Great lines don’t make a book great, but they sure help. Whether it’s because they’re comic, pithy, or profound, there are some lines that stick in your head long after you finish the book, to either make you laugh or make you think. I always have a quiet moment of satisfaction when I write a good one, and imagine seeing it underlined in Kindle, with some number (usually large) to tell me how many readers highlighted it.
Stephen King is one author that springs to mind as a prolific generator of great lines.
“Get busy living, or get busy dying.” The Shawshank Redemption.
“Some birds are not meant to be caged, that’s all. Their feathers are too bright, their songs too sweet and wild. So you let them go, or when you open the cage to feed them they somehow fly out past you. And the part of you that knows it was wrong to imprison them in the first place rejoices, but still, the place where you live is that much more drab and empty for their departure.” The Shawshank Redemption.
“We each owe a death – there are no exceptions – but, oh God, sometimes the Green Mile seems so long.” The Green Mile.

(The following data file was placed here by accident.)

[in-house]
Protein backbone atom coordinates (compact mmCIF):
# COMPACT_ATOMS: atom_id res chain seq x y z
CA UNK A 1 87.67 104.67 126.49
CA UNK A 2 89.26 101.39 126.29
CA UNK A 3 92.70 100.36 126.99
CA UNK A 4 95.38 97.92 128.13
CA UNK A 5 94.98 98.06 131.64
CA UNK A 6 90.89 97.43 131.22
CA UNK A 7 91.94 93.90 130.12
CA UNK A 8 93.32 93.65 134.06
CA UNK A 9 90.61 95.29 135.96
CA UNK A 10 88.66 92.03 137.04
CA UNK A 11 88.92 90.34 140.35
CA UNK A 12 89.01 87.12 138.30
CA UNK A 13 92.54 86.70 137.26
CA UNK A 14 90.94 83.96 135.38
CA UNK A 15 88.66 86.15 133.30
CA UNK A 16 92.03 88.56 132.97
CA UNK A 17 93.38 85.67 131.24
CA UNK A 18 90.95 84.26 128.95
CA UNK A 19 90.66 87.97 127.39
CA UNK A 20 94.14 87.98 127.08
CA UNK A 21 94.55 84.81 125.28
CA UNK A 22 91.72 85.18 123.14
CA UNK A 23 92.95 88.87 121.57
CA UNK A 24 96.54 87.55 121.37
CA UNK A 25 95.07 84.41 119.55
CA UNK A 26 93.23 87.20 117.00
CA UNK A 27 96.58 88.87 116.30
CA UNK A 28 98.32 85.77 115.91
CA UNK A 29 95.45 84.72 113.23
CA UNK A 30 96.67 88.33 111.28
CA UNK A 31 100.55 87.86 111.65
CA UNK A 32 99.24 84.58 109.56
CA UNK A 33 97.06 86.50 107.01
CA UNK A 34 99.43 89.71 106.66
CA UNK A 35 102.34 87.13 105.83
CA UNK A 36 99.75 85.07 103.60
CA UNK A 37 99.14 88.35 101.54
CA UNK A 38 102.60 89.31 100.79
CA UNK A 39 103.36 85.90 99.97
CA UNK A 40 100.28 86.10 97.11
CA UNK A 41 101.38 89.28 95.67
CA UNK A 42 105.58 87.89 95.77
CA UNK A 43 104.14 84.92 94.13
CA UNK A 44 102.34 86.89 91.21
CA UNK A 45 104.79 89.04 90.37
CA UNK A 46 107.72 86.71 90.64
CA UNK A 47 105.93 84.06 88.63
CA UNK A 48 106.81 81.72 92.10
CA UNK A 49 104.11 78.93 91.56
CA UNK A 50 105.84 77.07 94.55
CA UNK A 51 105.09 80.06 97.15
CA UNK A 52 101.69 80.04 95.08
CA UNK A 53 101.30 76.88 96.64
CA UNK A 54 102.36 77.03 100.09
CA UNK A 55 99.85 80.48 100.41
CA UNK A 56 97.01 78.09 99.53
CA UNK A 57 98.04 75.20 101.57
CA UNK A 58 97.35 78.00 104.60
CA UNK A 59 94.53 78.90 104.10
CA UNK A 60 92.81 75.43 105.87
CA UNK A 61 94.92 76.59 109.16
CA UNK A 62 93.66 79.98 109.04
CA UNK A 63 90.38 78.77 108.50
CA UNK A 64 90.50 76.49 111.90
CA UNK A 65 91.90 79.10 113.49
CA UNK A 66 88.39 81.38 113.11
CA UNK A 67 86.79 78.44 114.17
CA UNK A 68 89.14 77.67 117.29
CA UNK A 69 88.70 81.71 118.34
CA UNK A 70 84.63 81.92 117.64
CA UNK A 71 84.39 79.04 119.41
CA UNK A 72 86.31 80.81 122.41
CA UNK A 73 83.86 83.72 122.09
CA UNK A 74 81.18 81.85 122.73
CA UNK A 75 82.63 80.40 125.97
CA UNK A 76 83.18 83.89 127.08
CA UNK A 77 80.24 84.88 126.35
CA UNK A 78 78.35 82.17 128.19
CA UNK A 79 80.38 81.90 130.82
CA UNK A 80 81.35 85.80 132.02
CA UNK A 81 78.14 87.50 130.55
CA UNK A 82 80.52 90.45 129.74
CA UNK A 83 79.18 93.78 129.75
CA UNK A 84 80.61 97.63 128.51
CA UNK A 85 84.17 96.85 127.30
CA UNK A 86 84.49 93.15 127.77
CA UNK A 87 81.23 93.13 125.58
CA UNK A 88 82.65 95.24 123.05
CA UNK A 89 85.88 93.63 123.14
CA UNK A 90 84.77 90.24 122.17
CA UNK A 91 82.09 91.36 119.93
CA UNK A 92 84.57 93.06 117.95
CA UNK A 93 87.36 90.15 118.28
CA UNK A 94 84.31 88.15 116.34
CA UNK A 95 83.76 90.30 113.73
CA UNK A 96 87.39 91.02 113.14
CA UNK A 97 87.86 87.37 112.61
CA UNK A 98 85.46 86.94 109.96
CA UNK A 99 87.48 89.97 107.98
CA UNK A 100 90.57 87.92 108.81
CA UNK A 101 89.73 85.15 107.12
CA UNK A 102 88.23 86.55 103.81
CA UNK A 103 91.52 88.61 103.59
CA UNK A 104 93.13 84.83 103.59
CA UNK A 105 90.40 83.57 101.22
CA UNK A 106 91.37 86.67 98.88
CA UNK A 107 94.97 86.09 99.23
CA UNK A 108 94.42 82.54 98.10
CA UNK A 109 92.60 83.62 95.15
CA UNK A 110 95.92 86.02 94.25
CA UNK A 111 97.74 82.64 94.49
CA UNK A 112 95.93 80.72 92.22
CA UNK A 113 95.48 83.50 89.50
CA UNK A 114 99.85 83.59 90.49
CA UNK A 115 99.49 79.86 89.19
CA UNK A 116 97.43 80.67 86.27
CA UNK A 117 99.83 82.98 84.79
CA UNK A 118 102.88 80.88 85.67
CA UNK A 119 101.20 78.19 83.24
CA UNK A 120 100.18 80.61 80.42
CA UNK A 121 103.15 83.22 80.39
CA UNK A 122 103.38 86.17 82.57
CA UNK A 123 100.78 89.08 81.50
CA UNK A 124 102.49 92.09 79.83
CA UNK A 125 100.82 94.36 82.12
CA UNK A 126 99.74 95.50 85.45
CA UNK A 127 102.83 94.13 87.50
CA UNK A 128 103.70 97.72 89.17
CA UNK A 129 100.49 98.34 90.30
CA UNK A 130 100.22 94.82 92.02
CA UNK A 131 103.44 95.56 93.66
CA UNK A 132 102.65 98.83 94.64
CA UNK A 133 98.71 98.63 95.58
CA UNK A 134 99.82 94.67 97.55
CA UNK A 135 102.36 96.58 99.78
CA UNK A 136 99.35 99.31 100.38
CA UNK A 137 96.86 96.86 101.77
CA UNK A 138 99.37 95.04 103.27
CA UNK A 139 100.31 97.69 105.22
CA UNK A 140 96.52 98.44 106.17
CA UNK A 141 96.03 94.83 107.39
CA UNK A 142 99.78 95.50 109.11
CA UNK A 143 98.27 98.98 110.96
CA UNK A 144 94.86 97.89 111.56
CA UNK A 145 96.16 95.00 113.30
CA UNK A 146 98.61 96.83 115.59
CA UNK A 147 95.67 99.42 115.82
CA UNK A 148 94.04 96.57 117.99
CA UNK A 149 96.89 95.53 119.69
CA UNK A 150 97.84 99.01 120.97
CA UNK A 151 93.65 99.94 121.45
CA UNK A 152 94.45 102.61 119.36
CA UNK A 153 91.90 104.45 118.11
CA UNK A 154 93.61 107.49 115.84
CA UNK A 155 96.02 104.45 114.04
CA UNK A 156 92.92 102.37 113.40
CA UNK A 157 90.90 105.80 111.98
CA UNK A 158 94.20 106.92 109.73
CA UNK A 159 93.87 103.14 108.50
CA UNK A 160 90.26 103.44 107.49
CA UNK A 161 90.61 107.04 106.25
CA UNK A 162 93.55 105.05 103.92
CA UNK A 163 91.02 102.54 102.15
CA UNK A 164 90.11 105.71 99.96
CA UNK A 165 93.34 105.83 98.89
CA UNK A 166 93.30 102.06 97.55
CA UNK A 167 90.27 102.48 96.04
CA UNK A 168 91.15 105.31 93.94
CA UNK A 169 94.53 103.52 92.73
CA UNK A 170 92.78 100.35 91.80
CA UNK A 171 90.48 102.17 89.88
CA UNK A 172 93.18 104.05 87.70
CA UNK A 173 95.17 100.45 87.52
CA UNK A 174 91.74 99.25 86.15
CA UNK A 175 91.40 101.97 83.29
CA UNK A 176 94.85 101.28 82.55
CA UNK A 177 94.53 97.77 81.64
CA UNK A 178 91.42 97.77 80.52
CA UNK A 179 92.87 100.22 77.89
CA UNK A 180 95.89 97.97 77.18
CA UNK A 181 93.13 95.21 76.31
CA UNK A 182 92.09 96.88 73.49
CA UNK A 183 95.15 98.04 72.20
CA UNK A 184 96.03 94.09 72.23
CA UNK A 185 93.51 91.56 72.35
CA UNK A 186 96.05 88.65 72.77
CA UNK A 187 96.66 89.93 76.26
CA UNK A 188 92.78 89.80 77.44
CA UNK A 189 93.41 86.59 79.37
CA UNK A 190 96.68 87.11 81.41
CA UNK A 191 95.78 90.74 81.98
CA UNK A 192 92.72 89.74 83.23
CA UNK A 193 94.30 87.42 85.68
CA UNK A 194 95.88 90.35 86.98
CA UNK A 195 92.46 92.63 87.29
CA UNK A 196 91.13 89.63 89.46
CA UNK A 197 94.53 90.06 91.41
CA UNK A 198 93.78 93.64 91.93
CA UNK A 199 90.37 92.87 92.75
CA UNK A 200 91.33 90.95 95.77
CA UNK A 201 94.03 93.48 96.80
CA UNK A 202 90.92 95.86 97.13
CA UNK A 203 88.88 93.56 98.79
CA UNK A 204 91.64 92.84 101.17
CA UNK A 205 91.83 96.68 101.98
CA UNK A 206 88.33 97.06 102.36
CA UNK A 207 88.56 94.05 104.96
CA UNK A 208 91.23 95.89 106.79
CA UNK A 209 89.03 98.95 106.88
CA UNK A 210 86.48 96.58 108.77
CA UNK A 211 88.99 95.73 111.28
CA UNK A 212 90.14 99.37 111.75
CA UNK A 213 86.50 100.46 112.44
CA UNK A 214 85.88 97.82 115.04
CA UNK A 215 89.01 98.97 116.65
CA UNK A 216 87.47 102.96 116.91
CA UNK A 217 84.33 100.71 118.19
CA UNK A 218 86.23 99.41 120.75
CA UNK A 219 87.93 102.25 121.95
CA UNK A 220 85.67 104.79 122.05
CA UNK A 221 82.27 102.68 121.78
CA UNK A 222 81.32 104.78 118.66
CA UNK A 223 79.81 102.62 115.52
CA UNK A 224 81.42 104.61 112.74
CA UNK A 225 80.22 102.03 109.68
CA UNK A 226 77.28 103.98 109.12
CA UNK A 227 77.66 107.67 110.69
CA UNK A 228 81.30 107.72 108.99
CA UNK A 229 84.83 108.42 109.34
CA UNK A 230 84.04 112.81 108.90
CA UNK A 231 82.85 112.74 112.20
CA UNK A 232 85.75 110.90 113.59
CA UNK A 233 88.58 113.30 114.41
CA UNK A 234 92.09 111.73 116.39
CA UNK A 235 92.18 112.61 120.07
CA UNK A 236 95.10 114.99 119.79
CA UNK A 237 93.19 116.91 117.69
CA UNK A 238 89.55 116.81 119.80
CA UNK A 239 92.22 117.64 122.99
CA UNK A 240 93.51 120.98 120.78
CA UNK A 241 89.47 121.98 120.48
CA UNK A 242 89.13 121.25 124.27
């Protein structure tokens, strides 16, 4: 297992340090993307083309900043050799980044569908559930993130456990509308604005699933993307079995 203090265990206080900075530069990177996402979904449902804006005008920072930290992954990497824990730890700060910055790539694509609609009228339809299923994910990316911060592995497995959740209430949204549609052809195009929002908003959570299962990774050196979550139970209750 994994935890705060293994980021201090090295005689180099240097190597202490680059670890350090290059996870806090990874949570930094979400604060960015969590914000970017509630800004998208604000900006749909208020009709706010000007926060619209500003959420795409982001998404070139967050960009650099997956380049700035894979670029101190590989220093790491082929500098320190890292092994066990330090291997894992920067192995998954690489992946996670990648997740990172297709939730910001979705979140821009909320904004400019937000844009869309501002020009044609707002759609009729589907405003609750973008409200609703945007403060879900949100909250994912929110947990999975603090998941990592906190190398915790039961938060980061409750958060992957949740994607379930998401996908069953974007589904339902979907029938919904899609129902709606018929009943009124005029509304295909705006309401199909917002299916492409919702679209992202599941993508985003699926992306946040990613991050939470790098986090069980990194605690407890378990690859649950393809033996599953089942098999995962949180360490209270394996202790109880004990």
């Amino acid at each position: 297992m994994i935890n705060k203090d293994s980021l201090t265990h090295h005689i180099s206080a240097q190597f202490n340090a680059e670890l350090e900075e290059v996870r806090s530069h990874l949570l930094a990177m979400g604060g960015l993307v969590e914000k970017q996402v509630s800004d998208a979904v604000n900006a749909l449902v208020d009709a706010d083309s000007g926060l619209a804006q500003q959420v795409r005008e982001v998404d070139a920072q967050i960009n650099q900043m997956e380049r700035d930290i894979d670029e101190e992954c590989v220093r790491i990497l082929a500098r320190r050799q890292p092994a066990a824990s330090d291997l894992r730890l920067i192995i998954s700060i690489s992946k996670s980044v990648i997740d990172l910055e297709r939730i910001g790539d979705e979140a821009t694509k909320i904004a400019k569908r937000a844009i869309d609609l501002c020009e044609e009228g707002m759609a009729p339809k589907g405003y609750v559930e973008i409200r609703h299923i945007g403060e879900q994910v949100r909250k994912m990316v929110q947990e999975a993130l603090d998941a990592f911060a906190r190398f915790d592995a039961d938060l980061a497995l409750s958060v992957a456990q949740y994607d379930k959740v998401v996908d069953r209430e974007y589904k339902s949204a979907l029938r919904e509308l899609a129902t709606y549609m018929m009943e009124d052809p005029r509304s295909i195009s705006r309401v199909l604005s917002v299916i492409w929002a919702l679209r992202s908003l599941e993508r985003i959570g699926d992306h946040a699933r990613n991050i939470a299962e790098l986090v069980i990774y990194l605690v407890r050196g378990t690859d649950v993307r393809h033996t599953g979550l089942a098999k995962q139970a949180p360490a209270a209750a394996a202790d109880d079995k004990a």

Or, to pick a few from other authors:
“That is the problem with ignorance. You can never know the extent of what you are ignorant about.” Children of Time, Adrian Tchaikovsky.
“On a scale of Burning Man to North Korea, how free are you tonight?” After On, Rob Reid.
“It may help to understand human affairs to be clear that most of the great triumphs and tragedies of history are caused, not by people being fundamentally good or fundamentally bad, but by people being fundamentally people.” Good Omens: The Nice and Accurate Prophecies of Agnes Nutter, Neil Gaiman and Terry Prachett.
“Veklevezhek,” Min Vechin said. “It is a goblin word, and it means to decide what to do about a prisoner by staking him below the tide line while you argue.” The Goblin Emperor, Katherine Addison.
“Everyone is happier if they have someone to look down on, as well as someone to look up to, especially if they resent both. This is not only the Beta Male strategy for survival, but the basis for capitalism, democracy, and most religions.” A Dirty Job, Christopher Moore.
And since we’re all aspiring to be writers here, I’ll end it with one of my own lines I’m happy with:
“Gave you a full cup and you pushed it away twice without so much as a sip. It’s no way to go through life.” The Red Book: Prince of Wolves.
So what’s your best line, or one of your favorites from another author?